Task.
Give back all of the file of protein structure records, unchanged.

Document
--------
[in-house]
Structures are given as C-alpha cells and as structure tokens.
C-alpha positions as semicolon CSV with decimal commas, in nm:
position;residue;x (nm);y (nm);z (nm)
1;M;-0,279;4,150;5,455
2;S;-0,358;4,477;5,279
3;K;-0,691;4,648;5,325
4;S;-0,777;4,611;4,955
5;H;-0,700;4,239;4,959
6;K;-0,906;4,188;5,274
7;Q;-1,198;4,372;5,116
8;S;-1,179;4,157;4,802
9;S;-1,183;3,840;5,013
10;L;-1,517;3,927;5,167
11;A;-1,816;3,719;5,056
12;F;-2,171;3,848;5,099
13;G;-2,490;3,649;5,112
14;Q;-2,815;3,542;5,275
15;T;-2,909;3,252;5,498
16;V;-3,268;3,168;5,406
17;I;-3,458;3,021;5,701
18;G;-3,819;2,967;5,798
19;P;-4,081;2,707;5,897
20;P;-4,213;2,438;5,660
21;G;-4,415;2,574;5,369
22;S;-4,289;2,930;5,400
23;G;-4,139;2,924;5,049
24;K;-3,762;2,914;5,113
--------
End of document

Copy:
[in-house]
Structures are given as C-alpha cells and as structure tokens.
C-alpha positions as semicolon CSV with decimal commas, in nm:
position;residue;x (nm);y (nm);z (nm)
1;M;-0,279;4,150;5,455
2;S;-0,358;4,477;5,279
3;K;-0,691;4,648;5,325
4;S;-0,777;4,611;4,955
5;H;-0,700;4,239;4,959
6;K;-0,906;4,188;5,274
7;Q;-1,198;4,372;5,116
8;S;-1,179;4,157;4,802
9;S;-1,183;3,840;5,013
10;L;-1,517;3,927;5,167
11;A;-1,816;3,719;5,056
12;F;-2,171;3,848;5,099
13;G;-2,490;3,649;5,112
14;Q;-2,815;3,542;5,275
15;T;-2,909;3,252;5,498
16;V;-3,268;3,168;5,406
17;I;-3,458;3,021;5,701
18;G;-3,819;2,967;5,798
19;P;-4,081;2,707;5,897
20;P;-4,213;2,438;5,660
21;G;-4,415;2,574;5,369
22;S;-4,289;2,930;5,400
23;G;-4,139;2,924;5,049
24;K;-3,762;2,914;5,113